Cooperation with dynamic import()

As currently proposed and implemented, the dynamic import() syntax has one lingering drawback compared with top-level import declarations: the only way to achieve live bindings is to retain a reference to the module's namespace object, so that you can access its latest properties.

In other words, the closest dynamic equivalent to this import declaration

import { a, b as c } from "./module";

function getSum() {
  return a + c;

would be something like

const moduleNs = await import("./module");

function getSum() {
  return moduleNs.a + moduleNs.b;

Note that this example pretends await is allowed at the top level, which is a feature that has never been formally proposed, though this proposal should be compatible with top-level await.

If you are tempted to use a destructuring declaration to bind individual identifiers with the desired names (e.g., c instead of moduleNs.b), then you lose the live binding behavior:

const { a, b: c } = await import("./module");

// Every time this function is called, it returns the sum of the values
// of `a` and `b` exported by `./module` that were available at the time
// the `await import(...)` expression was evaluated, even if `./module`
// has exported new values since then.
function getSum() {
  return a + c;

If ./module exports new values for moduleNs.a and moduleNs.b, those new values won't be visible to the getSum function, since it only has access to local variables that contain the original values.

However, with referential destructuring, the addition of two &s makes a and c behave as you would hope:

const { &a, &b: c } = await import("./module");

// Every time this function is called, it returns the sum of the *latest* values
// of `a` and `b` exported by `./module`.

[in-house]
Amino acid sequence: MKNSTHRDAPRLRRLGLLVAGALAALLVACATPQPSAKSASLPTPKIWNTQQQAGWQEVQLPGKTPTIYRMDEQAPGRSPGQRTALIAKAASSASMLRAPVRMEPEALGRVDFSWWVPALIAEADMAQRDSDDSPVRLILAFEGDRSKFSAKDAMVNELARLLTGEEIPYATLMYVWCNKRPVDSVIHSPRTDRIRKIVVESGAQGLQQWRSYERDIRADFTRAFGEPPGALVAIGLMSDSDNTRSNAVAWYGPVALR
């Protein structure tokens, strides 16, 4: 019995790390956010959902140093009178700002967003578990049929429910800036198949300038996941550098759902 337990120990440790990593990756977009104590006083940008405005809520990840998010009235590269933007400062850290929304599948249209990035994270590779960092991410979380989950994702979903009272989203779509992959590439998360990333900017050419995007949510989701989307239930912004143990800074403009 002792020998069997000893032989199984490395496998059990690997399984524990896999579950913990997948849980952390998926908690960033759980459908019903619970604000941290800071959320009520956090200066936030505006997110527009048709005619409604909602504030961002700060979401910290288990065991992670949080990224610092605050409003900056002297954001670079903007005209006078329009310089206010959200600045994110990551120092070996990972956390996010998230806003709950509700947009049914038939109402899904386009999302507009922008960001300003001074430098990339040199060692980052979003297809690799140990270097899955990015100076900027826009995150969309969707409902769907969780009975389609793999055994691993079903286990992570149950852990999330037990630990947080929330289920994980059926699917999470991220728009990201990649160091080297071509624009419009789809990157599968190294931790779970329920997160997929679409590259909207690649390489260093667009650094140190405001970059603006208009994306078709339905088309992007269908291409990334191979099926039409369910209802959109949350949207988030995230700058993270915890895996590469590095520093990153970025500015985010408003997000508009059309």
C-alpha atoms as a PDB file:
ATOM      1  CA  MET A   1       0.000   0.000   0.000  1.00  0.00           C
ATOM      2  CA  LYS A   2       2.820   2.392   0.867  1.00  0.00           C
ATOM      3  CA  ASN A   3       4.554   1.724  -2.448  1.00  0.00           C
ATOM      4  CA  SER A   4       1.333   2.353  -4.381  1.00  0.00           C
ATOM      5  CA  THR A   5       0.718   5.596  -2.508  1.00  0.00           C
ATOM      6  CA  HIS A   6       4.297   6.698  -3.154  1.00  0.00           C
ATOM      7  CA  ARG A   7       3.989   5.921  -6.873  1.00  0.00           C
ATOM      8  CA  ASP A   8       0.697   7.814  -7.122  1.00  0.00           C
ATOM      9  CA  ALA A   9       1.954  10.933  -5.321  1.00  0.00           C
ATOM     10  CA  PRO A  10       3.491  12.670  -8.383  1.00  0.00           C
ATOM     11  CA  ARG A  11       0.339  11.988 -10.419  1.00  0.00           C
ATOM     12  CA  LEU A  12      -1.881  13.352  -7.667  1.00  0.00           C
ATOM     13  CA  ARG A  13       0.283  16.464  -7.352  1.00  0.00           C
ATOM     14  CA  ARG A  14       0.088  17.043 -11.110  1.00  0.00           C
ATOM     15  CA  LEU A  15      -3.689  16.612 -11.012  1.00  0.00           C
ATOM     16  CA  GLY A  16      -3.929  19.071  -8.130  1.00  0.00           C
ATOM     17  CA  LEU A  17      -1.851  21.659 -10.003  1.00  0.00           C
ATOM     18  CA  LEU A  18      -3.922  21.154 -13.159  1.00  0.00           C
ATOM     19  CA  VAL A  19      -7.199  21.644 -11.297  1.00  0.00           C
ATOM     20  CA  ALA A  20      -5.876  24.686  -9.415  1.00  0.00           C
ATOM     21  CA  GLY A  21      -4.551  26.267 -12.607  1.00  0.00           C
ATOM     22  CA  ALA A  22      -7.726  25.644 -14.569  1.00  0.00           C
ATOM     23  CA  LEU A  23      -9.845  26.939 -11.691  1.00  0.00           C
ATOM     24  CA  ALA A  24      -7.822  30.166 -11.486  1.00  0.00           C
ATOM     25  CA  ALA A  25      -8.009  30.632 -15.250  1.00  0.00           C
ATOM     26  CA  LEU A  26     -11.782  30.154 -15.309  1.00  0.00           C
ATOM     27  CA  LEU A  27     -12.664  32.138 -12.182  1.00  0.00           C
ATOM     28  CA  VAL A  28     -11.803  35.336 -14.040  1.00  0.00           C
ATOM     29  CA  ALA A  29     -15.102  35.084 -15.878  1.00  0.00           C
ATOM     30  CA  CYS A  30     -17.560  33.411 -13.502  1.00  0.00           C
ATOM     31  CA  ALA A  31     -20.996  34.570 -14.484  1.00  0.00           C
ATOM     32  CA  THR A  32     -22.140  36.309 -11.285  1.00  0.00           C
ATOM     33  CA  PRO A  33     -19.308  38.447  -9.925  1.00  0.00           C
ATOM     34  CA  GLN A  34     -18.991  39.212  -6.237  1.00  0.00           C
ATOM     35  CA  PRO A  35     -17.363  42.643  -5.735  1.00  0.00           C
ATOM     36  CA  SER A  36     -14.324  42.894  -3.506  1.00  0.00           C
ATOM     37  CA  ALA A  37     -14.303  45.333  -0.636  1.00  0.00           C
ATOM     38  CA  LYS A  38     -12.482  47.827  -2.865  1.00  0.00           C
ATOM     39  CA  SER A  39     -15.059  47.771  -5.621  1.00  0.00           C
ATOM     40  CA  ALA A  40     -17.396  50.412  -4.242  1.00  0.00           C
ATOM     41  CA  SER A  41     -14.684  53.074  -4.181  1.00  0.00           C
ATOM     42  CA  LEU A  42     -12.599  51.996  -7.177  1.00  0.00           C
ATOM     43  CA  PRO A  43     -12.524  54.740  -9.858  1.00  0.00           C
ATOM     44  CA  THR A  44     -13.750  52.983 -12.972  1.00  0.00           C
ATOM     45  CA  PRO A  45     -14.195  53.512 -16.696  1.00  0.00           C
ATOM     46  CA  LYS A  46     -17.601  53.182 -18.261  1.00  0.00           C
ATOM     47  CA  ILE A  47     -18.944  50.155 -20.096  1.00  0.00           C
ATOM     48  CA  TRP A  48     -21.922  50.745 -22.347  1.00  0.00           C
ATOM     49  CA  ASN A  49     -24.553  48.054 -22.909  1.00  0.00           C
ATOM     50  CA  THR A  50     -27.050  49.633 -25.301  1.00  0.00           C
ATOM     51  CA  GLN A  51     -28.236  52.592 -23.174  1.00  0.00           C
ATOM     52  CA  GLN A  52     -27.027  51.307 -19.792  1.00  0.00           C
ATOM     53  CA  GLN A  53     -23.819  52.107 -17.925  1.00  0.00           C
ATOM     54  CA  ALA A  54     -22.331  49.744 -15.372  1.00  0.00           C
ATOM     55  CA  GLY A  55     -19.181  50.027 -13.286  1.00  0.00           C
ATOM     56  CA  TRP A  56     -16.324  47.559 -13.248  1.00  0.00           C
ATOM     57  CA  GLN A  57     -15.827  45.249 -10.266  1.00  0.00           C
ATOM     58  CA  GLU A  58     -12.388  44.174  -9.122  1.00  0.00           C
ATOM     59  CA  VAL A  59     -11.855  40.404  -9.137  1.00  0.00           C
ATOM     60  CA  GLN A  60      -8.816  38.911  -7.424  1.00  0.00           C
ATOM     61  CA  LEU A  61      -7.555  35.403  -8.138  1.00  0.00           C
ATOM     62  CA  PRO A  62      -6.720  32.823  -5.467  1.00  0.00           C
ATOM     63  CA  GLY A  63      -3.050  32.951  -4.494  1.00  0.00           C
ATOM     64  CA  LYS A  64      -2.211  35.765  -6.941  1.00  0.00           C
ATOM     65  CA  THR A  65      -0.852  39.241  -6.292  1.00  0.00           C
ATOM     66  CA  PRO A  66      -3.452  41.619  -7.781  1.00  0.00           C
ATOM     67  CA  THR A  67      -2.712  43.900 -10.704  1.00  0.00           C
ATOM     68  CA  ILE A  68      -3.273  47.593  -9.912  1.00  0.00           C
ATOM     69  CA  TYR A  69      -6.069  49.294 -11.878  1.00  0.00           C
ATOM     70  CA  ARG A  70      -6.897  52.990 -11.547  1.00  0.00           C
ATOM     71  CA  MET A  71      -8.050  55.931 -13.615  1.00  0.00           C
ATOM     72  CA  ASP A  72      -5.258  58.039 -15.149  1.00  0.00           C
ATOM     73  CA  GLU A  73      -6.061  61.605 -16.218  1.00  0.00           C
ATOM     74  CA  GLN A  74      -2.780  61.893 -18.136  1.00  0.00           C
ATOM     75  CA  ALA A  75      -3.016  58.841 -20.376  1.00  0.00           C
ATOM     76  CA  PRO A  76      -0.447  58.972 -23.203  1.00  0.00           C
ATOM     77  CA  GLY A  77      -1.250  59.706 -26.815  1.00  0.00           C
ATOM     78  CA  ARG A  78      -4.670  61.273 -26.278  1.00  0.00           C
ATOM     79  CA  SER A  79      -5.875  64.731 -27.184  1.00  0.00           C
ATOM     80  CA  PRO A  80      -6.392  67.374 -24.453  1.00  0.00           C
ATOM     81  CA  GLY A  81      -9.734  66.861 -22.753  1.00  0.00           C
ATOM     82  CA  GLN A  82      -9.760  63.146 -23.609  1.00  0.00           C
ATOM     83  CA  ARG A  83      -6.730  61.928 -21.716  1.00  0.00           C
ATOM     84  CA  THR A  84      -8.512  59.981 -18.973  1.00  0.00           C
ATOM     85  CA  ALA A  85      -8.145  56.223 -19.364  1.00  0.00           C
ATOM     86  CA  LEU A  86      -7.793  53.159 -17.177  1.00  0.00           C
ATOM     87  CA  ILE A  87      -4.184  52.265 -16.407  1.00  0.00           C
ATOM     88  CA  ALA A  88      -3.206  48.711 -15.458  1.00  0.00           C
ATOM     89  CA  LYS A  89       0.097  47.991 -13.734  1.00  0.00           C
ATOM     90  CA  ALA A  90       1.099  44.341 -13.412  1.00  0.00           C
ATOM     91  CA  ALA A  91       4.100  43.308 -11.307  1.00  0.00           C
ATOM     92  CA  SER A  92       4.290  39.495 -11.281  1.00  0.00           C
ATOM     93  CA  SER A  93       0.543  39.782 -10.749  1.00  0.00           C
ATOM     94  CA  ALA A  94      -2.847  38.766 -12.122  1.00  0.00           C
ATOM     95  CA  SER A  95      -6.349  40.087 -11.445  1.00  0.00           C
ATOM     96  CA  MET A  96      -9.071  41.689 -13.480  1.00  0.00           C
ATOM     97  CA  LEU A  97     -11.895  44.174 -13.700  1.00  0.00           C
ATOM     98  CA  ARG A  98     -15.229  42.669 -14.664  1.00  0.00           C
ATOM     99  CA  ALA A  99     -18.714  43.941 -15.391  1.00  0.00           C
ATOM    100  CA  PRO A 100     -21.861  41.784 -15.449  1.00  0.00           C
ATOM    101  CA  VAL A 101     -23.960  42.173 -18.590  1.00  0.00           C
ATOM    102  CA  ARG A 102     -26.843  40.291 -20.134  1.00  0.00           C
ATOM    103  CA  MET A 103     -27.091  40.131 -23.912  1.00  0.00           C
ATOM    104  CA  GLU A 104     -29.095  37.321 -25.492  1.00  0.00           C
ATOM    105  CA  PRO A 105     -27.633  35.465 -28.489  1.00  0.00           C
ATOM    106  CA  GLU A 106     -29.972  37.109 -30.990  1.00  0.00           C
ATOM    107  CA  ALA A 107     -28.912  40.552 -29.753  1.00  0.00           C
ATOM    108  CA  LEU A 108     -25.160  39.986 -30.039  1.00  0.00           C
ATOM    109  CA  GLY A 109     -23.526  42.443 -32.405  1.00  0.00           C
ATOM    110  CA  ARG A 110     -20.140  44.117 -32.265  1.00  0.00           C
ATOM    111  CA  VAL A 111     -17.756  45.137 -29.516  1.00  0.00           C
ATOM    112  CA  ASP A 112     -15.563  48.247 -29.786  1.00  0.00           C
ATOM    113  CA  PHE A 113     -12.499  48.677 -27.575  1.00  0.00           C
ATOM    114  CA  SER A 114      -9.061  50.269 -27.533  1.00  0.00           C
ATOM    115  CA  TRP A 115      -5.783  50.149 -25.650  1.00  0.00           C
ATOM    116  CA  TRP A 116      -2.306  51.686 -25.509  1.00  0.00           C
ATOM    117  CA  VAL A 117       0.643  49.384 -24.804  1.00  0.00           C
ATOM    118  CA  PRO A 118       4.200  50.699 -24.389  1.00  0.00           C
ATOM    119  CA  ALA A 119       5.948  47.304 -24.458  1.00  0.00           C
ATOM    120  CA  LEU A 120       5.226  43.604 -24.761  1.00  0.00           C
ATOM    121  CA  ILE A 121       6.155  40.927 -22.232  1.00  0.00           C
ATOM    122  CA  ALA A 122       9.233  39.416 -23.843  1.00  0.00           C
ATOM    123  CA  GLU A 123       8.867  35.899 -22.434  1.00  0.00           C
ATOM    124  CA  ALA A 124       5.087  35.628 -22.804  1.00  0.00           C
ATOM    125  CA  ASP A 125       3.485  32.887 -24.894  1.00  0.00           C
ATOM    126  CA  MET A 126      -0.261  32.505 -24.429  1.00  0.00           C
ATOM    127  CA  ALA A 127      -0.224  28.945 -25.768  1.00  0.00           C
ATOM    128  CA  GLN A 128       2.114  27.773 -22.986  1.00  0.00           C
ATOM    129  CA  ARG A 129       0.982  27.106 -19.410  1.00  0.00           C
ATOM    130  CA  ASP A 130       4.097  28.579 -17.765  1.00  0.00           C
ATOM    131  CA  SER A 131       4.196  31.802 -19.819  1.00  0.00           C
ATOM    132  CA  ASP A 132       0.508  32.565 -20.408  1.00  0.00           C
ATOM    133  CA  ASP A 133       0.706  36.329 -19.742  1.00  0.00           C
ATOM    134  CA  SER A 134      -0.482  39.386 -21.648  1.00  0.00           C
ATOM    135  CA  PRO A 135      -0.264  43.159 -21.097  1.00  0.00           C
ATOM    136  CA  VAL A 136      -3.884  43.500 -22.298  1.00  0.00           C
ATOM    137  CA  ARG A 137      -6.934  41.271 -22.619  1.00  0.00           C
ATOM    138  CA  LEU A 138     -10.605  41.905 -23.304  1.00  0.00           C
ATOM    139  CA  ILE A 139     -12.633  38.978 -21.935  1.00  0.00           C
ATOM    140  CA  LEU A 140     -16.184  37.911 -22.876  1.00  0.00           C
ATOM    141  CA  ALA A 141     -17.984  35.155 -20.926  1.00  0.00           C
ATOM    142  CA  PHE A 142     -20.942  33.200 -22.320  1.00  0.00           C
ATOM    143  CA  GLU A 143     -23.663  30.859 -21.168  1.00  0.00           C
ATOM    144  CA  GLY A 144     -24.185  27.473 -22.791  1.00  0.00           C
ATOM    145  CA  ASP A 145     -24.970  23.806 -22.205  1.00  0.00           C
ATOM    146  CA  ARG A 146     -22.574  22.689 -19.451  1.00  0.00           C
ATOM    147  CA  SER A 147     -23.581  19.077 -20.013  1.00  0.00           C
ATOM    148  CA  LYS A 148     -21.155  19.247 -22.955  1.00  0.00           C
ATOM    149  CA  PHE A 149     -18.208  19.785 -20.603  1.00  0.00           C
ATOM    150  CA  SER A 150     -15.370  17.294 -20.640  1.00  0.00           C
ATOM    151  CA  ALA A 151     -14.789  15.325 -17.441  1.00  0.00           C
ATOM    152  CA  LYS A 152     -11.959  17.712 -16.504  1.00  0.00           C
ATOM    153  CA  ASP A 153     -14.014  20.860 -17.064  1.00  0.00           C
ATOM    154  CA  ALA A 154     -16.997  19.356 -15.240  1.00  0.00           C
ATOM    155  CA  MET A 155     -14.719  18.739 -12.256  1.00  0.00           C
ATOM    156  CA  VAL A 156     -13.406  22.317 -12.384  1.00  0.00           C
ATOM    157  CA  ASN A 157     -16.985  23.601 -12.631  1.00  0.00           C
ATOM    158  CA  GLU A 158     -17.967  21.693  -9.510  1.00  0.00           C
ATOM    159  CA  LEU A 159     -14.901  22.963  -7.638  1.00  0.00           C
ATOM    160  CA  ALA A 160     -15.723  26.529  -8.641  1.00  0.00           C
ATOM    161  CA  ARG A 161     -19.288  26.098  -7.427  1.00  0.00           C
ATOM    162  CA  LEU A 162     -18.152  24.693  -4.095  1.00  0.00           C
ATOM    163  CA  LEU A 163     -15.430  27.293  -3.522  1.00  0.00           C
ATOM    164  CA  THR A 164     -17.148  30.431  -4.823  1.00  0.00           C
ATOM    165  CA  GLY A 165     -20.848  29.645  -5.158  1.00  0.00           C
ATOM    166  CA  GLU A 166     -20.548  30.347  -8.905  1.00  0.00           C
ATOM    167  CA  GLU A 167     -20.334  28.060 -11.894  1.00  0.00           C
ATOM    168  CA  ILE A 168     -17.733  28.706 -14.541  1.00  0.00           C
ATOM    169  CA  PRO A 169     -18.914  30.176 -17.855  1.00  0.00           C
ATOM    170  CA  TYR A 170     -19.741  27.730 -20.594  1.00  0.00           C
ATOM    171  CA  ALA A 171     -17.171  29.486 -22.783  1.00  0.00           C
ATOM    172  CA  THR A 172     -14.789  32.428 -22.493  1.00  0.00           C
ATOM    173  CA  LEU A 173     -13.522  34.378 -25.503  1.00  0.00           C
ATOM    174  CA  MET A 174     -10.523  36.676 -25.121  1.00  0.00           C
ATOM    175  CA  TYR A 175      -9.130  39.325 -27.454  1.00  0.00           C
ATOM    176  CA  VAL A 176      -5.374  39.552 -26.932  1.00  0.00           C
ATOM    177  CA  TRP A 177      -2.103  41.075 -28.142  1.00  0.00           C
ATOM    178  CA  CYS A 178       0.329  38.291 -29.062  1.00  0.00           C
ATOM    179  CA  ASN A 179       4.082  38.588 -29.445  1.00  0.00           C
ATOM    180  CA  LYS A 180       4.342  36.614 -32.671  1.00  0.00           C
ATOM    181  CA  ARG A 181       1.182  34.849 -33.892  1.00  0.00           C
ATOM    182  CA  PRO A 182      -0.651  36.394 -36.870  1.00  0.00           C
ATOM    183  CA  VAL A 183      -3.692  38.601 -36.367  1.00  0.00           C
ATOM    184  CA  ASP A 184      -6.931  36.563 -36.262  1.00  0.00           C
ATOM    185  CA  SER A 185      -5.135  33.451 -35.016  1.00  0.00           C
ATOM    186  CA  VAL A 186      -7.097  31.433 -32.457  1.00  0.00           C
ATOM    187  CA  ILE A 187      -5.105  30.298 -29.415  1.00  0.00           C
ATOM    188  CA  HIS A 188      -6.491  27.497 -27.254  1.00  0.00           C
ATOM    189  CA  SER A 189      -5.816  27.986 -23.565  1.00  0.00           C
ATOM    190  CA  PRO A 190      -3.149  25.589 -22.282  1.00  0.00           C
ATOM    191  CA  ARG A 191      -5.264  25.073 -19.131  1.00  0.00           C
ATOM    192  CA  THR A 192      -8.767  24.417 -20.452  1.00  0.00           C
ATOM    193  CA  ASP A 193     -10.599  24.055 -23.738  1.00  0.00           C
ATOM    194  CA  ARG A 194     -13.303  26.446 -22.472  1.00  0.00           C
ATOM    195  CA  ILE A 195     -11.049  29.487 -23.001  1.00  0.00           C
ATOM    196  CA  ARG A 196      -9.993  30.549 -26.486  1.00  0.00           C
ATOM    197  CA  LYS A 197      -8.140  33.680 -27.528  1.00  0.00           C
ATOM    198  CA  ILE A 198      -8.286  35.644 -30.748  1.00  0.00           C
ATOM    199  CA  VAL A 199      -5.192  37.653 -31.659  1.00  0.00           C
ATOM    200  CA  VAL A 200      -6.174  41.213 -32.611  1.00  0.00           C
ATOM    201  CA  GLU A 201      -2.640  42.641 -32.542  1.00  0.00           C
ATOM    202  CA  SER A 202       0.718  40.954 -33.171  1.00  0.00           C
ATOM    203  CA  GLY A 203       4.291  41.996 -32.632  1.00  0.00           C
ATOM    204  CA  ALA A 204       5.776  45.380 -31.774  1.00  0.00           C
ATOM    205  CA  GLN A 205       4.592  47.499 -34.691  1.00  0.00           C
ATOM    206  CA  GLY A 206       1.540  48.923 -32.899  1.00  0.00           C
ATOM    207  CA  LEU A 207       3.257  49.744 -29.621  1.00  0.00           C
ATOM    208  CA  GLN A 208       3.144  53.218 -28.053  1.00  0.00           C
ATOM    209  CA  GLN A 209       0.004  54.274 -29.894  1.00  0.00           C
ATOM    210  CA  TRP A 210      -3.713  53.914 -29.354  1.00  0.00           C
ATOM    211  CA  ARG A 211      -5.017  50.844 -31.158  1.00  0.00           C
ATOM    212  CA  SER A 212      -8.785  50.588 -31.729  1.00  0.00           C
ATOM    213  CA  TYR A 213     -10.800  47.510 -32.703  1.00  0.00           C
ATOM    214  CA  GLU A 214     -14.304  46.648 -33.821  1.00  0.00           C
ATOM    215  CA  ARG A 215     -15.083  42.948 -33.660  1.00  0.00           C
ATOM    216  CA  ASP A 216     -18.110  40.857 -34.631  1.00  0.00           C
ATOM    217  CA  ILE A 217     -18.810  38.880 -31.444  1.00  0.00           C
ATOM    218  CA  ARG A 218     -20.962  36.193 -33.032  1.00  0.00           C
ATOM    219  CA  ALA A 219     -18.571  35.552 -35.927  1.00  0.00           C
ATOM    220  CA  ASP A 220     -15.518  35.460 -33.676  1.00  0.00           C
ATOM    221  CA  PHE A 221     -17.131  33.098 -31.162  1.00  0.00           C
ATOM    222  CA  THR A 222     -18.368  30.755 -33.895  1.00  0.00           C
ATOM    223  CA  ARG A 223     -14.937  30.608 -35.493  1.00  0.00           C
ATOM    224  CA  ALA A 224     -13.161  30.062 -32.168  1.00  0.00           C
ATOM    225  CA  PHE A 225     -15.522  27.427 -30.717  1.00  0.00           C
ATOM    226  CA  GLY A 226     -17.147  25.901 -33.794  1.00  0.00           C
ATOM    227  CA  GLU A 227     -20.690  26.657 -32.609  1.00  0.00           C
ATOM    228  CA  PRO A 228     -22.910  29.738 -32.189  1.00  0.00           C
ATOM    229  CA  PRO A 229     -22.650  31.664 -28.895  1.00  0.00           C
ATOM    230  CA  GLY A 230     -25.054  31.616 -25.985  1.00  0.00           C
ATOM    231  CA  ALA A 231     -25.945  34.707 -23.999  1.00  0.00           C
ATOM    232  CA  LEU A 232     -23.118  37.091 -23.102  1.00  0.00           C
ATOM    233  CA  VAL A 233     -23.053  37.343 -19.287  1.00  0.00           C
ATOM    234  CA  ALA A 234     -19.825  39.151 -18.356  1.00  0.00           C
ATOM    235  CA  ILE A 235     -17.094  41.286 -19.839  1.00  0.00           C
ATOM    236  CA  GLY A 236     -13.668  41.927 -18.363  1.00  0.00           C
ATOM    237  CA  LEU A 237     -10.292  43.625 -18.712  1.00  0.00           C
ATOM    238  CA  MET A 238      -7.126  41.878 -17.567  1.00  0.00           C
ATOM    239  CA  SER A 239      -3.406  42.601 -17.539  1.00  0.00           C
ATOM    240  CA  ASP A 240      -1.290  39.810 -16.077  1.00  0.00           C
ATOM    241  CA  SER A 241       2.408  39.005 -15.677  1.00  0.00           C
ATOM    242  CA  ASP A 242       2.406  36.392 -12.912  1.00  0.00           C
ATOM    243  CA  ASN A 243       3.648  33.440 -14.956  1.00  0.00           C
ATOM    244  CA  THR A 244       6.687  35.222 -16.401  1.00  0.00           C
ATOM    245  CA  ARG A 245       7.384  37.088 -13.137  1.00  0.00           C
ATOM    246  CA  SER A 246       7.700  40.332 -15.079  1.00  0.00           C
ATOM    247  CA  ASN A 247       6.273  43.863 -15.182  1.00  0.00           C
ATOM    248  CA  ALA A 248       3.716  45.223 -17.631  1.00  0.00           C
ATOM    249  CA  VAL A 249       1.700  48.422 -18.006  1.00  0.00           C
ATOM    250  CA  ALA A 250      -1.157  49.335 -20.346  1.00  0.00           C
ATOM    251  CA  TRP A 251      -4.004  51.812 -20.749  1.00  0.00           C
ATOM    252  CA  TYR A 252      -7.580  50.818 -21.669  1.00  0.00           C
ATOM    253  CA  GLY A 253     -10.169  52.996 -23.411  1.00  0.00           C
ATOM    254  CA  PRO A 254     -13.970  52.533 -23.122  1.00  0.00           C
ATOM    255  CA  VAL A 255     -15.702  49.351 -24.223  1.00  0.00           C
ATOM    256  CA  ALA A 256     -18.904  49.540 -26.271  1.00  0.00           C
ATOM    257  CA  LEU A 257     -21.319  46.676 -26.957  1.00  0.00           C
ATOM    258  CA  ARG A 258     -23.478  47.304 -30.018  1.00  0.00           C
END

function getSum() {
  return a + c;

Not only does & preserve live bindings, but the destructuring syntax is also more statically analyzable than the moduleNs object, since it's more obvious which properties are being used and which are not, and a reference to the namespace object can never leak into hard-to-analyze code.

This static analysis is the basis of important optimizations like "tree shaking," which (without this proposal) become significantly more difficult when dynamic import() is used.

The static analysis argument applies even if you choose to use the Promise API, thanks to function parameter destructuring:

import("./module").then(({ &a, &b: c }) => {
  // Return a closure that always has access to the latest values.
  return () => a + c;

In principle, since every ECMAScript module has a namespace object, it should be possible to desugar any top-level import declaration to a combination of dynamic import(), top-level await, and referential destructuring:

import def, { a, b as c } from "./module";
// roughly equivalent to...
const { &default: def, &a, &b: c } = await import("./module");

This desugaring won't work until both this proposal and top-level await are implemented, but I think harmonizing language features in this way is a worthwhile long-term goal.

Relationship to nested import declarations

In the July 2016 TC39 meeting, I presented a proposal to allow nesting import declarations inside blocks and functions, with support for live bindings. This proposal technically predated the dynamic import() proposal, though there was already talk of a module-scoped replacement for System.import(id, parent) at the time of my proposal.

Two concerns were raised during that discussion that led to my withdrawing the nested import proposal until I could find satisfactory solutions:

  1. It was unclear when (or if) module source code should be obtained, since it's too late to start asynchronous network activity at the moment when the import declaration is first evaluated.

  2. Synchronous import declarations seemed at odds with a future in which module evaluation may be asynchronous, thanks to the possibility of top-level await.

Since I first presented that proposal, I've become convinced that the answer to the first objection is that the runtime should make no special effort to fetch the code for modules imported in nested contexts. It's simply the responsibility of the programmer to use a bundling tool that ensure the code is synchronously available.

I do not have a perfect solution for the second objection, other than to throw if a nested import declaration tries to import an asynchronous module, which should encourage the programmer to hoist the import declaration to the top level, or use dynamic import().